It’s fair trade fortnight! I hadn’t actually realised – communication on it has been quiet this year.

However, as part of the week, a film called Black Gold was on the telly.

We’re all into sustainability and fair trade anyway, we understand that the trade that we do greatly affects the lives of people in the third world, we see the bigger picture of how we in the UK are very rich and yet we exploit the poor people in the developing world, and we’re compelled by our faith and our conscience to do something about it. So we probably didn’t need to see this film.

However, it was a good documentary! Unlike things like “Super Size Me”, “Farenheit 9/11” and “Bowling for Columbine”, there is no star of the show. There is no man on a quest. The filmmakers show only their interviewees and the subjects merely speak for themselves. There is a central character – a man who runs a coffee co-operative. But even he is really just a subject of the film. I liked this. I didn’t feel someone was desperately trying to prove a point. There weren’y awkward questions; there were just truthful answers.

The film outlined well the difficulties of growing coffee, selling it for a good price and making a living as a coffee farmer. It showed that there are many middlemen in the selling process, who all take their cut of the money. It demonstrated that the price of coffee is mostly decided by rich businessmen in America and the UK.

And it showed how unfair the standard process of trade really is!

Here’s some of the figures that I recall. Ethiopian coffee beans sold for 2 Ethiopian Birr per kilo – at the time of making the film this was 57 US cents.

A kilo of beans makes 80 cups of coffee. This equates to 0.71 US cents per cup.

One of the farmers says that selling for 5 Birr instead of 2 would change his life dramatically. 5 Birr is 142.5 US cents per kilo or, given the 80-cups-per-kilo figure, 1.78 US cents per cup.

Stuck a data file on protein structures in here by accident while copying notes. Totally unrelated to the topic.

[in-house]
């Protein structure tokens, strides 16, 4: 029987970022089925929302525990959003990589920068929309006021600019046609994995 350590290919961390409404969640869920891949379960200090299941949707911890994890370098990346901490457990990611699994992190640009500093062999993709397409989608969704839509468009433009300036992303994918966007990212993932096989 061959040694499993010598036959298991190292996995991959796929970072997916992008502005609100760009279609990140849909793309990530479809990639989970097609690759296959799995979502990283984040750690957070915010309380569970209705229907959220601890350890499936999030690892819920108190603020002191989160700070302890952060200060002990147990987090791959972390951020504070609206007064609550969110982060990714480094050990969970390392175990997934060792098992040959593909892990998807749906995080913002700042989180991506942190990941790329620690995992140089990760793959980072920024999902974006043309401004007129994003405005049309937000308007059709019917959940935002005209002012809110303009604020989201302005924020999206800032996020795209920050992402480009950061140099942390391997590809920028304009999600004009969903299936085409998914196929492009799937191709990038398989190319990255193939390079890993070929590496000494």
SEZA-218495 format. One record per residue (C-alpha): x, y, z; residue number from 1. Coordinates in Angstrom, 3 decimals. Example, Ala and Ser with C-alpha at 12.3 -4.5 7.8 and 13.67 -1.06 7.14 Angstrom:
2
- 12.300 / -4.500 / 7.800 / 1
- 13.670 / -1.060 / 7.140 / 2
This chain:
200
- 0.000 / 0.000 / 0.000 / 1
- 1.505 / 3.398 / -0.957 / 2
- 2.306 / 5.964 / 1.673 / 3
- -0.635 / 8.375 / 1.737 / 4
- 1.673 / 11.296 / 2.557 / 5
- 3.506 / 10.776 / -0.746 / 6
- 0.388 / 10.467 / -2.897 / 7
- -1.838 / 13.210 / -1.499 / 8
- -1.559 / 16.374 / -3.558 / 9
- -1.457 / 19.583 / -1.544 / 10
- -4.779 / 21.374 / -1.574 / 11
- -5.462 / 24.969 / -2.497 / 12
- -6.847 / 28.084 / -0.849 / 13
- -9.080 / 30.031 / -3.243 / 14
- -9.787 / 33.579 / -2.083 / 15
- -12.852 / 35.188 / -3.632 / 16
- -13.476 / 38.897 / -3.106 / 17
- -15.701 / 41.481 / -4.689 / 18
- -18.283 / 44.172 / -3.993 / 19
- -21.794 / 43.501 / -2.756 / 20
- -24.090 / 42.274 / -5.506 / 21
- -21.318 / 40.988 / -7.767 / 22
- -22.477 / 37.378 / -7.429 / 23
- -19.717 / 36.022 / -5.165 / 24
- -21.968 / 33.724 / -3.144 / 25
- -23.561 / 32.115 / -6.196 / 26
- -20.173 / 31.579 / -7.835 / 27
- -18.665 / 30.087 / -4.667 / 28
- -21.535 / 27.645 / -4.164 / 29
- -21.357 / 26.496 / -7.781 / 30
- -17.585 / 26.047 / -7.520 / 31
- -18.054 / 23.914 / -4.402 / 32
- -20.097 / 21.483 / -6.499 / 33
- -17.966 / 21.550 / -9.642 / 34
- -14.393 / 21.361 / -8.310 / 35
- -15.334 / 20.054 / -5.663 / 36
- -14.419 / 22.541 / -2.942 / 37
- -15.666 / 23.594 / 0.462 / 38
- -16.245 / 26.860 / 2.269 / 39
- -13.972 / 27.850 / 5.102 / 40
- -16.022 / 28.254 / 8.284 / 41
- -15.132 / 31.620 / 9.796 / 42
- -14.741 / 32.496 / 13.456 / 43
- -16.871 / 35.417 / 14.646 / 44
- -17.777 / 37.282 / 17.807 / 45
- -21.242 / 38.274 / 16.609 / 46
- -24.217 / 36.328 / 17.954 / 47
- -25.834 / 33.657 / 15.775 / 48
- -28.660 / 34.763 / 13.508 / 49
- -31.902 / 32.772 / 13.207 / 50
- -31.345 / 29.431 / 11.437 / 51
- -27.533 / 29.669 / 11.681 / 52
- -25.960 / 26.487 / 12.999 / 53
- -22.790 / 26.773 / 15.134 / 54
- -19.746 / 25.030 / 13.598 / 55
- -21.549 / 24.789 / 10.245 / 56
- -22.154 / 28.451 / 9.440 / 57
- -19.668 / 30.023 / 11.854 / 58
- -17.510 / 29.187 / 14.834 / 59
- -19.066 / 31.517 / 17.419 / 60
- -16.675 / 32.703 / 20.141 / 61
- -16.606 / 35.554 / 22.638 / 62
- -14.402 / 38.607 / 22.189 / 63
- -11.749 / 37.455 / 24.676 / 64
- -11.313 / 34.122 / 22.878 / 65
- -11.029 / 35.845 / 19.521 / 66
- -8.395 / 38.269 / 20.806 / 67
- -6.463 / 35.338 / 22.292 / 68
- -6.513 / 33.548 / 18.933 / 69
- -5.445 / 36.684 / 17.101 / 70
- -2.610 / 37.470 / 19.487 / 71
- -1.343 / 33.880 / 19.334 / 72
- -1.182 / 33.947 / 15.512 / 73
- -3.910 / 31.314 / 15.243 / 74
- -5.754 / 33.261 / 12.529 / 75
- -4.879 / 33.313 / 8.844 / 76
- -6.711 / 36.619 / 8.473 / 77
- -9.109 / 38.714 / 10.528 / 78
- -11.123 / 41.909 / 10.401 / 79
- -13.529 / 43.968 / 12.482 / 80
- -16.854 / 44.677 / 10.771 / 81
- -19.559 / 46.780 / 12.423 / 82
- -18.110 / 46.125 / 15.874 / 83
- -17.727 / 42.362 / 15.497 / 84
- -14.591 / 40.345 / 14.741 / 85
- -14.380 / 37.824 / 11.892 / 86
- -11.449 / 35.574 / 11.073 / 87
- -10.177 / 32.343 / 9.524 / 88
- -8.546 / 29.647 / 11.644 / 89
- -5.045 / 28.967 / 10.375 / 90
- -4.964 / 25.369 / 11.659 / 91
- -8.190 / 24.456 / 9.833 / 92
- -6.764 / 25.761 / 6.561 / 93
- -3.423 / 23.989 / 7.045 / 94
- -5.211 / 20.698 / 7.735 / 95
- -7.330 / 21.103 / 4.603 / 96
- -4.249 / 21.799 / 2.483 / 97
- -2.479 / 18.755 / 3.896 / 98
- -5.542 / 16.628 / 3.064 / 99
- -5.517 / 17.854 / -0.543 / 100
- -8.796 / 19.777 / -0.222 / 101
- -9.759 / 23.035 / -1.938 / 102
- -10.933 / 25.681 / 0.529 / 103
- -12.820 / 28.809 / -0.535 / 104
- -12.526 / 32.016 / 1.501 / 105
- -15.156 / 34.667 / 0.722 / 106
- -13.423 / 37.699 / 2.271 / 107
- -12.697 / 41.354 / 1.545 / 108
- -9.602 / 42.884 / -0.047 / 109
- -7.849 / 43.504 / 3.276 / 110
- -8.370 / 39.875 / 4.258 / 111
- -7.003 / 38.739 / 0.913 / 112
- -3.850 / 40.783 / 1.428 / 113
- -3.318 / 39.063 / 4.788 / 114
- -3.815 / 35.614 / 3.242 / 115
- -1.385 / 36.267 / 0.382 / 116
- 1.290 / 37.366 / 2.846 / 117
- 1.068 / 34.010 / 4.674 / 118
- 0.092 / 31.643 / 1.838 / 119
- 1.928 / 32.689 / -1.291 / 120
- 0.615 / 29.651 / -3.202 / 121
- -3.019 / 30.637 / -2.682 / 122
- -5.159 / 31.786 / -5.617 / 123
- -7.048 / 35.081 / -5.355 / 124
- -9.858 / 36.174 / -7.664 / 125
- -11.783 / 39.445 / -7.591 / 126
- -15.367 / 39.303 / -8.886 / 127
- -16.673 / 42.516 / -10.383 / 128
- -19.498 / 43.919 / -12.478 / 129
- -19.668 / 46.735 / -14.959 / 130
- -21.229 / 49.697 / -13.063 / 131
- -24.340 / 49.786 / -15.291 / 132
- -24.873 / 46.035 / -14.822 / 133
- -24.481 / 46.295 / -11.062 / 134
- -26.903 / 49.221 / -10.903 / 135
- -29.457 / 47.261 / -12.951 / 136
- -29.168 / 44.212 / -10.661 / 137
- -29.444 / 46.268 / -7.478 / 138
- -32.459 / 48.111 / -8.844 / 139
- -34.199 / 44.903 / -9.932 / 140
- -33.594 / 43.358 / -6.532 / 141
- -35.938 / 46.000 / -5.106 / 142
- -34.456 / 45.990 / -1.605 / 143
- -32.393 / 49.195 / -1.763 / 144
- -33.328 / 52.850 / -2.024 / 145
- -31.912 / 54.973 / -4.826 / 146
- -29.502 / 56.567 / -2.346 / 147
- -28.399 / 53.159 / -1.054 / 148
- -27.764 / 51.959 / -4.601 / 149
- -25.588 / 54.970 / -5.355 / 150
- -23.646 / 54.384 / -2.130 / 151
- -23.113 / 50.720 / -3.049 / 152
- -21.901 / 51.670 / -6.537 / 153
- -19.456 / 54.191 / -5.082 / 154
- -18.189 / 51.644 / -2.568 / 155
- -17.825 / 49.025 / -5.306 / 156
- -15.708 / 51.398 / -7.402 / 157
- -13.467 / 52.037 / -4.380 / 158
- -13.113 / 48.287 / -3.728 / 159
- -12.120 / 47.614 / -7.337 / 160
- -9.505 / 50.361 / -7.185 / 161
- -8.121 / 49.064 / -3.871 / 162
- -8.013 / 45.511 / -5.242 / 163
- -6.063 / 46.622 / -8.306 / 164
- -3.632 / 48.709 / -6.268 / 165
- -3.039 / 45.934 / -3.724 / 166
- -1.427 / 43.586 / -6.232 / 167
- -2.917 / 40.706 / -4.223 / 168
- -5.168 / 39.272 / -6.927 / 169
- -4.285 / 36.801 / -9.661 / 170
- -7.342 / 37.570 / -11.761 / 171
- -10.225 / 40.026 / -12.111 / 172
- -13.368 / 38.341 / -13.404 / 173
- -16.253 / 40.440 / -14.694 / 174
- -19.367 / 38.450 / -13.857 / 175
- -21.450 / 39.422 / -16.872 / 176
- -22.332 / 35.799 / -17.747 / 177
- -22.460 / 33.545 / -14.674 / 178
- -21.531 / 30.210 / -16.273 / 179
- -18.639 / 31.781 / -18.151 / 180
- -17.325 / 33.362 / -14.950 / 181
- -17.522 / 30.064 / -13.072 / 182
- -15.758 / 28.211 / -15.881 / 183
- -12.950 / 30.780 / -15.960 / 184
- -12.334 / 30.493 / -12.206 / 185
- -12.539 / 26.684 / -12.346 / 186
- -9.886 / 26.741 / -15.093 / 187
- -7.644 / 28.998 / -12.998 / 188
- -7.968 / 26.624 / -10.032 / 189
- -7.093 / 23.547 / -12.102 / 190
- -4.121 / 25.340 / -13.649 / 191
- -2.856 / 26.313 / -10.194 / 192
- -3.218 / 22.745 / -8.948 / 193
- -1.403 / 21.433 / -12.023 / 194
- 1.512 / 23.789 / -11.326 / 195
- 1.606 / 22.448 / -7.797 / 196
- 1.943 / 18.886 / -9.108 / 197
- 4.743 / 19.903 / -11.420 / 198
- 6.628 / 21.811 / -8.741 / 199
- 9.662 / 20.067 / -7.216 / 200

This means an extra 1.07 US cents, per cup, would dramatically change this guys life.

1 US cent!

Per cup!

And the middle men and Starbucks and Nestle and Tesco and probably even the Fairtrade coffee companies are making millions!

Now, I know that fair trade isn’t a long term solution to the problems of the developing world. But for 1 cent per cup of coffee we could transform lives, give people some healthcare, send kids to school.

So what we do? What can I do? I already buy fair trade so I’m already helping in some way. I did have the idea of having a pot by the kettle and putting a coin (of any denomination) in it each time I made a cup of coffee, and giving this money to a development agency. But I’m already paying the fair trade premium, so how much will this help.

Better is to get other people to buy fairtrade and push more of the market that way. Better to campaign for the multinational coffee buyers to set and pay a fair price. Better to make sure others know that such a small amount of money makes such a big difference!